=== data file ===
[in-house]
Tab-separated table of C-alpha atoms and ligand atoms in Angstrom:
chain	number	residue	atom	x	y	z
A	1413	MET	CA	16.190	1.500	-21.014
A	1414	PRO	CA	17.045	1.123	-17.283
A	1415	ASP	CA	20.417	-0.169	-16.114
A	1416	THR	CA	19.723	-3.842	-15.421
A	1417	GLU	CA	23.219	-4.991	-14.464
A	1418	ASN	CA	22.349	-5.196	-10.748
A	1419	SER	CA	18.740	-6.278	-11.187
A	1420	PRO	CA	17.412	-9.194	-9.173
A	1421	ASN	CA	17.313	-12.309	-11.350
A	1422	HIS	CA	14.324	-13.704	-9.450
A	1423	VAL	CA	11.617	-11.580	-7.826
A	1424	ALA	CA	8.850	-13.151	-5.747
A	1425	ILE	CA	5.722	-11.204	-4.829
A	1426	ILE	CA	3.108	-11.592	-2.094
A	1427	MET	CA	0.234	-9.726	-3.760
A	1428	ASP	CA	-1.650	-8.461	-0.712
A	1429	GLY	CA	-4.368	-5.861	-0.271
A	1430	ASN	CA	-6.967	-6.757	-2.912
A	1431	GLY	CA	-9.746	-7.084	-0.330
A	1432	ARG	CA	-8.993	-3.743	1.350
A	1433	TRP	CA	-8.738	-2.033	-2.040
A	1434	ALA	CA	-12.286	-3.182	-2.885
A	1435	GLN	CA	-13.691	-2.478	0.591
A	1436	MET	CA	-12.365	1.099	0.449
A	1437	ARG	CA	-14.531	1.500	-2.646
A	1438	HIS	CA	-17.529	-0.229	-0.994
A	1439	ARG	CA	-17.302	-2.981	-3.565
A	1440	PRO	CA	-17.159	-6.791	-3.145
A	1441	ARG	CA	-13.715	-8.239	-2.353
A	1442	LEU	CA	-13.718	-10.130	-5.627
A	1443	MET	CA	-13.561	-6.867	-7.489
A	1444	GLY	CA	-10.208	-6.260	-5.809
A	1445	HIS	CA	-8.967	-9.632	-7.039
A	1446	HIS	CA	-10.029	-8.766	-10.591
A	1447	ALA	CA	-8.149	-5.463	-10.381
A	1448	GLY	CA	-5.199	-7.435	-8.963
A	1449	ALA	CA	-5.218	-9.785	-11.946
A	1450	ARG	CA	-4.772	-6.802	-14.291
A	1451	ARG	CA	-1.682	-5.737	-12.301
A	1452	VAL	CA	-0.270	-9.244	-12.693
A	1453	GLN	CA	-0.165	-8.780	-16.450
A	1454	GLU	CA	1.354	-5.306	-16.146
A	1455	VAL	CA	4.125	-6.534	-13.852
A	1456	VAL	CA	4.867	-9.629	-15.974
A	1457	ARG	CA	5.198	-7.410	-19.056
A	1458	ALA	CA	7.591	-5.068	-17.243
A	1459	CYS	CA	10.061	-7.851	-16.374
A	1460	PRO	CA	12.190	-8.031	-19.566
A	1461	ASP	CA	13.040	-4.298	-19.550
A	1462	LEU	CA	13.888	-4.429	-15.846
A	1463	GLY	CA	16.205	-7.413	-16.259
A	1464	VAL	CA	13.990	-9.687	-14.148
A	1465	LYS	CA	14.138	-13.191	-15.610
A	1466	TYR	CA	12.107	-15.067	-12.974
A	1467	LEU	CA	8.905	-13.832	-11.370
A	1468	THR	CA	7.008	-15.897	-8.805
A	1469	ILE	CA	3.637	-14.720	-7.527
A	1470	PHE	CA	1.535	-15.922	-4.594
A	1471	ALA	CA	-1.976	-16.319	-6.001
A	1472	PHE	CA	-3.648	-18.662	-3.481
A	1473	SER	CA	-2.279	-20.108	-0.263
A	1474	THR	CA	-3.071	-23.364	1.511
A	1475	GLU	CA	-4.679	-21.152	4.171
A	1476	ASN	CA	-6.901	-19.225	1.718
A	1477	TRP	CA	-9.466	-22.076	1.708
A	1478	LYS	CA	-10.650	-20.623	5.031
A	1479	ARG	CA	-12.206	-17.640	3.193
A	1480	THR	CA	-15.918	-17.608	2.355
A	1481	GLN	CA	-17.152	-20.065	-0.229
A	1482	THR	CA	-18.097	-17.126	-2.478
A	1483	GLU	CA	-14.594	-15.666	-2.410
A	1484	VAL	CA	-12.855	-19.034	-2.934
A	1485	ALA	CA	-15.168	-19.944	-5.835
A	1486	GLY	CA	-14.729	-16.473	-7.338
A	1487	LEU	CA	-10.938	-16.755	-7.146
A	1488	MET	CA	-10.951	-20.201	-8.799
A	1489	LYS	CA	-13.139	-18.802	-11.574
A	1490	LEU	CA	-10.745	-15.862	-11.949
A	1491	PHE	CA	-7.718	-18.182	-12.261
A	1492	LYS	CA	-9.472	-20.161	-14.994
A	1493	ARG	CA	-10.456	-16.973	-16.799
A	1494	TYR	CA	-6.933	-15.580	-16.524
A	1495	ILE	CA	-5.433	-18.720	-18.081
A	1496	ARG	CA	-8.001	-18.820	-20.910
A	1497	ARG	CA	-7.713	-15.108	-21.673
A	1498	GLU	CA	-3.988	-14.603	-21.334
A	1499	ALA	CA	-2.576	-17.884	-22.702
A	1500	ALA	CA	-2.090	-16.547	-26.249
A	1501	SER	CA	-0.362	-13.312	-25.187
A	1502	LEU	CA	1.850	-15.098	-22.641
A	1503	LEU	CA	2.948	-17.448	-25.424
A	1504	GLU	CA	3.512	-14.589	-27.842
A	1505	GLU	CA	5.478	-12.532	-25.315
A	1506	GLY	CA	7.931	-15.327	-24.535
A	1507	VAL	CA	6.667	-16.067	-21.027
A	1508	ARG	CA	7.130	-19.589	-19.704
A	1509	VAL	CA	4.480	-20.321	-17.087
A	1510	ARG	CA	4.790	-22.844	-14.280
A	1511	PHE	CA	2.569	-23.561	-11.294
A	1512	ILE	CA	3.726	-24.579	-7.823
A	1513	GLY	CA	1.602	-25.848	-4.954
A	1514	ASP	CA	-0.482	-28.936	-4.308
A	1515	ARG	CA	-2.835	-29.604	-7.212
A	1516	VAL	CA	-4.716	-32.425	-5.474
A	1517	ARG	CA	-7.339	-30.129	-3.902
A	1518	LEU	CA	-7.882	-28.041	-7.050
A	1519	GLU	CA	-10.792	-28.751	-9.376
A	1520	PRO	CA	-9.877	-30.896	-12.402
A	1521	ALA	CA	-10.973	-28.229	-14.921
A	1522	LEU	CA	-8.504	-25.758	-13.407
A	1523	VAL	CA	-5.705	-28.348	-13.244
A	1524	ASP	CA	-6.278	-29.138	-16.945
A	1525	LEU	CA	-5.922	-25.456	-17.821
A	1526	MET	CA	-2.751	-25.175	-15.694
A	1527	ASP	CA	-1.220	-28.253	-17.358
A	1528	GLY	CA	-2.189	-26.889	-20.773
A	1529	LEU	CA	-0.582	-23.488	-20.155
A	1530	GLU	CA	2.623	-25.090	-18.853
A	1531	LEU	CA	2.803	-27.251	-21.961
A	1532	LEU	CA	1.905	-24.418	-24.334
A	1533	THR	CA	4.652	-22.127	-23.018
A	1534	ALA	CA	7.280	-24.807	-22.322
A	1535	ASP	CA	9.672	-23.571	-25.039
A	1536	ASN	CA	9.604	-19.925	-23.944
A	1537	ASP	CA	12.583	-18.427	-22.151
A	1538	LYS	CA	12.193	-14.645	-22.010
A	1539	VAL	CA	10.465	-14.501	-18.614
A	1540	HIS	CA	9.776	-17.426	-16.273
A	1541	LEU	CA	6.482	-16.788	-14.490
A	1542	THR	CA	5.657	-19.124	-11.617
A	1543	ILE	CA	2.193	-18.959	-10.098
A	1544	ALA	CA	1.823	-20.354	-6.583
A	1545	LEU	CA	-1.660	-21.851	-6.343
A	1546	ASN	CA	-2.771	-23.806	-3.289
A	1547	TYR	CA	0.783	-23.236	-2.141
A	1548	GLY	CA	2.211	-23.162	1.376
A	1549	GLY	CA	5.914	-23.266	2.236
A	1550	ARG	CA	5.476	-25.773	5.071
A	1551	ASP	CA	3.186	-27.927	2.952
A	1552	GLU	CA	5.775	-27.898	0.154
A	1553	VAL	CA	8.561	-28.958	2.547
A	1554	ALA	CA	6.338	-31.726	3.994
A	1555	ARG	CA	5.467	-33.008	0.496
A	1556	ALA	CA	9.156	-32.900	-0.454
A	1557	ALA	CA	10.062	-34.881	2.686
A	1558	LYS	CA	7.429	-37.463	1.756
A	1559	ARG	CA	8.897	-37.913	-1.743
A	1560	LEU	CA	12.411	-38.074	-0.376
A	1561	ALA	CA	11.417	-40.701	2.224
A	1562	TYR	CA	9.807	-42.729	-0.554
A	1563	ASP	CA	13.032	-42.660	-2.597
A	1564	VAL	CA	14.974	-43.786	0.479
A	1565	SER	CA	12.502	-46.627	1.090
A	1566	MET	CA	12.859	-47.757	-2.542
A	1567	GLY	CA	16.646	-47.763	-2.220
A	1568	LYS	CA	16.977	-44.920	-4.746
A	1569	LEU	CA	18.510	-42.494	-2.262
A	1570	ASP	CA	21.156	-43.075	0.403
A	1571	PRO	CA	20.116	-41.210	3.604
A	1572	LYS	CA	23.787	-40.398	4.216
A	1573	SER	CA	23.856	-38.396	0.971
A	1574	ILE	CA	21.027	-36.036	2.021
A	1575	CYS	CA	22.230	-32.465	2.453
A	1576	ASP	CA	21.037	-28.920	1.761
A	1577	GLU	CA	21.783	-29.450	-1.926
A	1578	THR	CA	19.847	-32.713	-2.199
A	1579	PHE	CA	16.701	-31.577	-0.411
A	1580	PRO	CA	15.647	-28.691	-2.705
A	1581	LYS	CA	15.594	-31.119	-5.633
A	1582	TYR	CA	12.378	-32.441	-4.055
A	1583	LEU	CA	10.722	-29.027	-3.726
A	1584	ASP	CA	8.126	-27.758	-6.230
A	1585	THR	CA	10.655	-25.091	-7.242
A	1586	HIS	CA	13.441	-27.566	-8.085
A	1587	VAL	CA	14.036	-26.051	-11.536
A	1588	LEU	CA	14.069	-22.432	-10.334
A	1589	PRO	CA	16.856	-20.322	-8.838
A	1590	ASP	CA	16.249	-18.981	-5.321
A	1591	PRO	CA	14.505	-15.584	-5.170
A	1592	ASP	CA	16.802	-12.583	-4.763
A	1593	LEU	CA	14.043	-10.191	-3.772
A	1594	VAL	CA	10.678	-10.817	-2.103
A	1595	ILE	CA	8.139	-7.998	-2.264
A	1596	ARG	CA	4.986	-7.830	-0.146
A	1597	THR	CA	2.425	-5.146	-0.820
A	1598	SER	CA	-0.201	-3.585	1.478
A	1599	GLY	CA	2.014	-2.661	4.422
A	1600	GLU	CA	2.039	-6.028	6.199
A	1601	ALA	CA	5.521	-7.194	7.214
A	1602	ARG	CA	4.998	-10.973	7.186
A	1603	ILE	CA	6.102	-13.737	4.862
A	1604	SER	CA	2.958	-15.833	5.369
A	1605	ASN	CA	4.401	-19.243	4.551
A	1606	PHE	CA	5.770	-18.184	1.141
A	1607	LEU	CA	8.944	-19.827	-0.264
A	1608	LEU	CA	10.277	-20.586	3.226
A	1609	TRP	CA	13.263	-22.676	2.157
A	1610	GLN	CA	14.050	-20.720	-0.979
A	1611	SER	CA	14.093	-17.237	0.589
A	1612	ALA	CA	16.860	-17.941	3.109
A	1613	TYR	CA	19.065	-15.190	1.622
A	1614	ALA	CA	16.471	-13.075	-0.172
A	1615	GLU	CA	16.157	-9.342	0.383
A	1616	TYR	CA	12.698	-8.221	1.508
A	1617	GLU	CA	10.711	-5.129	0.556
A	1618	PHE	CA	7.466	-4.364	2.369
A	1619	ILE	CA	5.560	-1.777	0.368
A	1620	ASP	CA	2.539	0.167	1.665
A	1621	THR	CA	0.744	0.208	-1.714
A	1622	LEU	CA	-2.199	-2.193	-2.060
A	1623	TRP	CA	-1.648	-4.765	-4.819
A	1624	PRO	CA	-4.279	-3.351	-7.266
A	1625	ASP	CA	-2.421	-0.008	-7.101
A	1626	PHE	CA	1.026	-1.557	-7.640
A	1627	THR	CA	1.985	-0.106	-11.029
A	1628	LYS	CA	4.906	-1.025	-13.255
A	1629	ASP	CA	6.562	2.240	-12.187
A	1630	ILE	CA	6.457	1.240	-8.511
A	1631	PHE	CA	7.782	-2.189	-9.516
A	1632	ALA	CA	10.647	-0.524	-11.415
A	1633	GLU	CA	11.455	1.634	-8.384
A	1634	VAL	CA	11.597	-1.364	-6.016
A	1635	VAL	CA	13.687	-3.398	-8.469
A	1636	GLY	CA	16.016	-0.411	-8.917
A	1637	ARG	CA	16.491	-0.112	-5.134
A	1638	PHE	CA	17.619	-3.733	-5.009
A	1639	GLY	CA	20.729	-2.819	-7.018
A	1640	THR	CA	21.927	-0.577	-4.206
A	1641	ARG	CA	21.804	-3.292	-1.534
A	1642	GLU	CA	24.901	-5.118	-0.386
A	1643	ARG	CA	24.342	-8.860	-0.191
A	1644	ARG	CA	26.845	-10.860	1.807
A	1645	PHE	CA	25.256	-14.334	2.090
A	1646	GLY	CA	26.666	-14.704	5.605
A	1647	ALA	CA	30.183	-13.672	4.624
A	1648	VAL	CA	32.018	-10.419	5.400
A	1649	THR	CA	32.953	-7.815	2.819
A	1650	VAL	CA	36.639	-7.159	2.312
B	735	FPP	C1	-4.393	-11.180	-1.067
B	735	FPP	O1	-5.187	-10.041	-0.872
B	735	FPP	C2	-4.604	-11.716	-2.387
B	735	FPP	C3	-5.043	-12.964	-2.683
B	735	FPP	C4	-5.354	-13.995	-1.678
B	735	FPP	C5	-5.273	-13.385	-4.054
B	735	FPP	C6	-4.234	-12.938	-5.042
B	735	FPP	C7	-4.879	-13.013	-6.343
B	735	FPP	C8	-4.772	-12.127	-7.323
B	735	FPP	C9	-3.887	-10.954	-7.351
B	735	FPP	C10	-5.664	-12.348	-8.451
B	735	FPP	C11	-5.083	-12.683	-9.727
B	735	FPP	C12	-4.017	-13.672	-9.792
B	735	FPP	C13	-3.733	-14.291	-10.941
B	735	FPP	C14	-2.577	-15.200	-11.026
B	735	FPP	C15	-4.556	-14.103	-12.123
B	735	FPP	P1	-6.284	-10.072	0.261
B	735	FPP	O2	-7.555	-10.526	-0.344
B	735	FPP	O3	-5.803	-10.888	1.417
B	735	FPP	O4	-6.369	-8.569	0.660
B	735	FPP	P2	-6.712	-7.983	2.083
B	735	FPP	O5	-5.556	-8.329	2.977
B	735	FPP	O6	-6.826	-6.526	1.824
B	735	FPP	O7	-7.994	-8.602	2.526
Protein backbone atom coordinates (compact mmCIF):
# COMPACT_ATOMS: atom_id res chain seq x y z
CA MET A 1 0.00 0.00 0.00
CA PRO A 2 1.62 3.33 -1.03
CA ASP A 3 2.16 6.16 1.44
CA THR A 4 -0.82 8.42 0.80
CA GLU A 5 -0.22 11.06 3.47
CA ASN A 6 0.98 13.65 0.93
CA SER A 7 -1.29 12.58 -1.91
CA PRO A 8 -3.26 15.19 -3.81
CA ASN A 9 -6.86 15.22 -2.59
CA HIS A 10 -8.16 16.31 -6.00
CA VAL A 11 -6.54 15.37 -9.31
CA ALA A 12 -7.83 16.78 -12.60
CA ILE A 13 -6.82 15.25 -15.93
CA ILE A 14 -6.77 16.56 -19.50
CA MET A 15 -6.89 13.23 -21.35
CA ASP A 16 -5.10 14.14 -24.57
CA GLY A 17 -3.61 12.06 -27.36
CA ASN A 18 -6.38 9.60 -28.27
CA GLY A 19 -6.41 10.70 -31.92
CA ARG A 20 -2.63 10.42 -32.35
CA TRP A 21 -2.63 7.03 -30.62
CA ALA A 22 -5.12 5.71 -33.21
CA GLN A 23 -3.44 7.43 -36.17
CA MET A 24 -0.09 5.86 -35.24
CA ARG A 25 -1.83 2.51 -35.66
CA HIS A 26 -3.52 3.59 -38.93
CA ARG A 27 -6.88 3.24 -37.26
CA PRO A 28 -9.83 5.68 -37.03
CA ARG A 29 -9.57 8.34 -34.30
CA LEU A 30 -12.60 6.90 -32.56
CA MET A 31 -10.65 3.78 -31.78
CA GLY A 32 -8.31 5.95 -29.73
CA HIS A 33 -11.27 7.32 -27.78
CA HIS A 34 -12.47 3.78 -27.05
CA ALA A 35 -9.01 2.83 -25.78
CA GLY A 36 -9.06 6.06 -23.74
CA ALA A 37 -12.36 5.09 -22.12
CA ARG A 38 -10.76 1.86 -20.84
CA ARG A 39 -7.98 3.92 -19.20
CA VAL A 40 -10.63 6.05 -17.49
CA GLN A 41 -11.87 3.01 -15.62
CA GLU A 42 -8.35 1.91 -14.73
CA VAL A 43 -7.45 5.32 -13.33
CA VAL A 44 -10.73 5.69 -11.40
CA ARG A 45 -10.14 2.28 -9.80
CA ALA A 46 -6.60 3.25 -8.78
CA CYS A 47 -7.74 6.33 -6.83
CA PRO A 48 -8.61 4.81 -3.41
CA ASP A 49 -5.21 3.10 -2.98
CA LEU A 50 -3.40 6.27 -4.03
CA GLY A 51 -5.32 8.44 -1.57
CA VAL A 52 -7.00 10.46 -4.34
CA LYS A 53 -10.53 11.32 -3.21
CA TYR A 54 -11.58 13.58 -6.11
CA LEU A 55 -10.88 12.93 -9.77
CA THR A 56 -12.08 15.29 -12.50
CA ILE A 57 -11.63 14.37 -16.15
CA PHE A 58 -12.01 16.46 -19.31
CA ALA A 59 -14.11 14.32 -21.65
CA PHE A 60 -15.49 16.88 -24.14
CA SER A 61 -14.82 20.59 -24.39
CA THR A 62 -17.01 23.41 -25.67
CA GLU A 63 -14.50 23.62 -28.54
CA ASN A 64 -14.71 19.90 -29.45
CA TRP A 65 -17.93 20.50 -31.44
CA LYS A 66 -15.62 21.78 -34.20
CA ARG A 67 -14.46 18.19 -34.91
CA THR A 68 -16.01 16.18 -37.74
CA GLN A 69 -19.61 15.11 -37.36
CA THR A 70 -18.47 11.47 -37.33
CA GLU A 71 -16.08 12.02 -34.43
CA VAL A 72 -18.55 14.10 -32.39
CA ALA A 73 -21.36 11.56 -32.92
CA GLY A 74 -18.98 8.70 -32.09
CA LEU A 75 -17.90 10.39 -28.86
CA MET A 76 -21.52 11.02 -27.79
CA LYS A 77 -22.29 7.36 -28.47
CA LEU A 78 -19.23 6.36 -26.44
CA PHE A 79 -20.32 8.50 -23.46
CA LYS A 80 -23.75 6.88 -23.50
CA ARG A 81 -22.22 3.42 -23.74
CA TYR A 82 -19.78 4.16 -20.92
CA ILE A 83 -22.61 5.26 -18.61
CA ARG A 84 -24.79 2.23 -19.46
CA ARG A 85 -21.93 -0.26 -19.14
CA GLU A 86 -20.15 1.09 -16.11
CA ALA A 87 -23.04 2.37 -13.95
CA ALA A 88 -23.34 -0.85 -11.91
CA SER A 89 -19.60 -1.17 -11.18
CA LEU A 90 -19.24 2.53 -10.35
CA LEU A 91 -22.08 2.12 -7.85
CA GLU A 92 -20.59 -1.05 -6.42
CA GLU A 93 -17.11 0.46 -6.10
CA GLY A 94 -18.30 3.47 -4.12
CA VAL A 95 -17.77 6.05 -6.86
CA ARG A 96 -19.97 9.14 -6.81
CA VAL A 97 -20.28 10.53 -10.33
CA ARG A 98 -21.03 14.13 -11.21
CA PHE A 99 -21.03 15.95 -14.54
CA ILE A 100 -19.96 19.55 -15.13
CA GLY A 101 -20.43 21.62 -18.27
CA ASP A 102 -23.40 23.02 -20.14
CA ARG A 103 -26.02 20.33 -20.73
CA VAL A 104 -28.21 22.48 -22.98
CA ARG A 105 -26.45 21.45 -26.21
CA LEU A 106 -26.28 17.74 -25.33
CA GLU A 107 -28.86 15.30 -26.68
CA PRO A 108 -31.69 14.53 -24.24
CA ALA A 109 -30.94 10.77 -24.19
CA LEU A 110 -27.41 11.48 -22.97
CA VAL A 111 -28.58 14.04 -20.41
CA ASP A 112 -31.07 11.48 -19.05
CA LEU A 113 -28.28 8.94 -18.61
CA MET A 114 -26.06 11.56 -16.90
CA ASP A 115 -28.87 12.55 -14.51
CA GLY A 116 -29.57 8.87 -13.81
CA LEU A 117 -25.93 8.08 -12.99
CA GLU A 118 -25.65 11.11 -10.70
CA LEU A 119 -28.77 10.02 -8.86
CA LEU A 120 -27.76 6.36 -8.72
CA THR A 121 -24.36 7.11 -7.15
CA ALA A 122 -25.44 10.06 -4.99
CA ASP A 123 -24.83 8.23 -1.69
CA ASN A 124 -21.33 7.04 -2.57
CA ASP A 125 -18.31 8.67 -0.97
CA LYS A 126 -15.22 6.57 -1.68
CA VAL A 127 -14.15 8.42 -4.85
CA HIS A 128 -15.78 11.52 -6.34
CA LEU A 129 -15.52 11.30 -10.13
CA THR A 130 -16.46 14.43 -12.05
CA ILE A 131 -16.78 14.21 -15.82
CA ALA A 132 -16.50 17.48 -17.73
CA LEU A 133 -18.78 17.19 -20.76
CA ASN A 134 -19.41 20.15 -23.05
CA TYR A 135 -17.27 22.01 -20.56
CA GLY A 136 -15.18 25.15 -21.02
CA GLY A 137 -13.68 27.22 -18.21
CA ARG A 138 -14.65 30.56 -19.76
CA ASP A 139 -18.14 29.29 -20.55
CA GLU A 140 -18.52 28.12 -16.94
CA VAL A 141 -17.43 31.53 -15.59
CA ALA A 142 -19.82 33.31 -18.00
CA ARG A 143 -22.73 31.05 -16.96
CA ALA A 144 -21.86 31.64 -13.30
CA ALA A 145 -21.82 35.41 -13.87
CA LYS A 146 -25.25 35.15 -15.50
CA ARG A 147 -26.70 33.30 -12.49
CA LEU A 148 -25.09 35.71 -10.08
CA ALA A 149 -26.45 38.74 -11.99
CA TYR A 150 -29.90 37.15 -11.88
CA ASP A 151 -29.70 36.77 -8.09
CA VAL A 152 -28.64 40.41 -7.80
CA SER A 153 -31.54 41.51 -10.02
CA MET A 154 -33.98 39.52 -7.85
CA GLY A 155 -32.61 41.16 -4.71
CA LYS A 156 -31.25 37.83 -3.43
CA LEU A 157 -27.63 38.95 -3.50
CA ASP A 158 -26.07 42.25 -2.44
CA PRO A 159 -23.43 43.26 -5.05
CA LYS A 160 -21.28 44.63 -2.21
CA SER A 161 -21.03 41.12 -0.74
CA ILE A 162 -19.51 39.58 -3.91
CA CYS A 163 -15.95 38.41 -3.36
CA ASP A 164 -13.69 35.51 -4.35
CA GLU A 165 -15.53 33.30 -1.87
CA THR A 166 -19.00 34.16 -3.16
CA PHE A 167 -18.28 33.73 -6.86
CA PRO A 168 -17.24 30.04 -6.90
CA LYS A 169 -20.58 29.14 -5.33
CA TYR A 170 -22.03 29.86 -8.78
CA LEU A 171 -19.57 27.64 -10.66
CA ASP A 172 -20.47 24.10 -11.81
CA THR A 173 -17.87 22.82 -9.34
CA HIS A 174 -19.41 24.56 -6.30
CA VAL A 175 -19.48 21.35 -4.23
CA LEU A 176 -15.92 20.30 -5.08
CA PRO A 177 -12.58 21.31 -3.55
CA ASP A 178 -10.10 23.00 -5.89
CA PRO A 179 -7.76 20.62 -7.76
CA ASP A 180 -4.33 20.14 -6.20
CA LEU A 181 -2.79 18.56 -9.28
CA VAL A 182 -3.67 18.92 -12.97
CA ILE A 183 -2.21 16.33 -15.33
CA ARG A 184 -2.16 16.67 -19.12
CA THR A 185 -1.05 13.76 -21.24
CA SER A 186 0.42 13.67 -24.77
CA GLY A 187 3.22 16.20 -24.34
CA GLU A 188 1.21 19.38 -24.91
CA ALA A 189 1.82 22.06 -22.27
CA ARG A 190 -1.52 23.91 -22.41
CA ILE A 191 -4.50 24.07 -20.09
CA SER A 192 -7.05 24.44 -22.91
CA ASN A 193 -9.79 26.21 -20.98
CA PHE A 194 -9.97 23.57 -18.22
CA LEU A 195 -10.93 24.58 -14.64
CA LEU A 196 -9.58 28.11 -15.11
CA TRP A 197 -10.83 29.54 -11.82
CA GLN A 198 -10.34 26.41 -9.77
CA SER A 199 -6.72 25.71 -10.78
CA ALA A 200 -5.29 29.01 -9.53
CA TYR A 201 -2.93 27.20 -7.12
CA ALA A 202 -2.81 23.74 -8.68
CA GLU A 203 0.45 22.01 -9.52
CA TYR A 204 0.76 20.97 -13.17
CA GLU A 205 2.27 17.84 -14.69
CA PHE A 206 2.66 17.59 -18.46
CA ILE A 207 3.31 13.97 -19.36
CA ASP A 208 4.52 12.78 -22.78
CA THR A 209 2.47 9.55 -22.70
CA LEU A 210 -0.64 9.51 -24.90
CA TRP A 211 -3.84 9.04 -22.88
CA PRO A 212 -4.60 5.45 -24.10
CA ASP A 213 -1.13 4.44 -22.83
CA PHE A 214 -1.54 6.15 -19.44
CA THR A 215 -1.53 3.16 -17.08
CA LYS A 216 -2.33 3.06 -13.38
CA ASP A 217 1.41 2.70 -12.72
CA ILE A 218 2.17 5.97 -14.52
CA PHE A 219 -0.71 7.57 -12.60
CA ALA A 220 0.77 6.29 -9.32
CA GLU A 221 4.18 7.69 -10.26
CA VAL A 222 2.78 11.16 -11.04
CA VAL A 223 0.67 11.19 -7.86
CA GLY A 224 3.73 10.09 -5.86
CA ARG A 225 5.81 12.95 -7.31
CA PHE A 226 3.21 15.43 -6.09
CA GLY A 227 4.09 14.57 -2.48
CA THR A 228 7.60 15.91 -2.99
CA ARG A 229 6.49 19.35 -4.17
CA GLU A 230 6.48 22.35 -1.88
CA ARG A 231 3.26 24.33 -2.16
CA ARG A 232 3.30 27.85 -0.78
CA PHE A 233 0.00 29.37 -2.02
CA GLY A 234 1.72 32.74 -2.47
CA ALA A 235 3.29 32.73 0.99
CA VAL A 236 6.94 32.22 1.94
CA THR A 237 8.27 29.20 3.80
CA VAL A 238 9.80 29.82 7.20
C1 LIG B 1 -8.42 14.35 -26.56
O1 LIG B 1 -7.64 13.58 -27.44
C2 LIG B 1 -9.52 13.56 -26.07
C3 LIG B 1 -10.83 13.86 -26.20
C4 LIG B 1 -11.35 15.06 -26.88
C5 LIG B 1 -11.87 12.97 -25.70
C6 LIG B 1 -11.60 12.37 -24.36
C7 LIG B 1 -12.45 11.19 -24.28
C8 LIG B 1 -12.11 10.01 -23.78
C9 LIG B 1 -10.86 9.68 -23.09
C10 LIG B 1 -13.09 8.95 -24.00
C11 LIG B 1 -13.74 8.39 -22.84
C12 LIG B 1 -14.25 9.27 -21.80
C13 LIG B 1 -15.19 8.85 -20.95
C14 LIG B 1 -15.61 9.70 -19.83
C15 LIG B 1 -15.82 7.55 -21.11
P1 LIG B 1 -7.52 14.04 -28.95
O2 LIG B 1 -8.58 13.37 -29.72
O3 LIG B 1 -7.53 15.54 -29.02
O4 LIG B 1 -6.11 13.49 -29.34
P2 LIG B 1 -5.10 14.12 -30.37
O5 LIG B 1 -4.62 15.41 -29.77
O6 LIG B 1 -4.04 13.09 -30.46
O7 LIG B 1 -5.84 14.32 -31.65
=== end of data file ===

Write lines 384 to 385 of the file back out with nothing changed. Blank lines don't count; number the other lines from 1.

CA LEU A 117 -25.93 8.08 -12.99
CA GLU A 118 -25.65 11.11 -10.70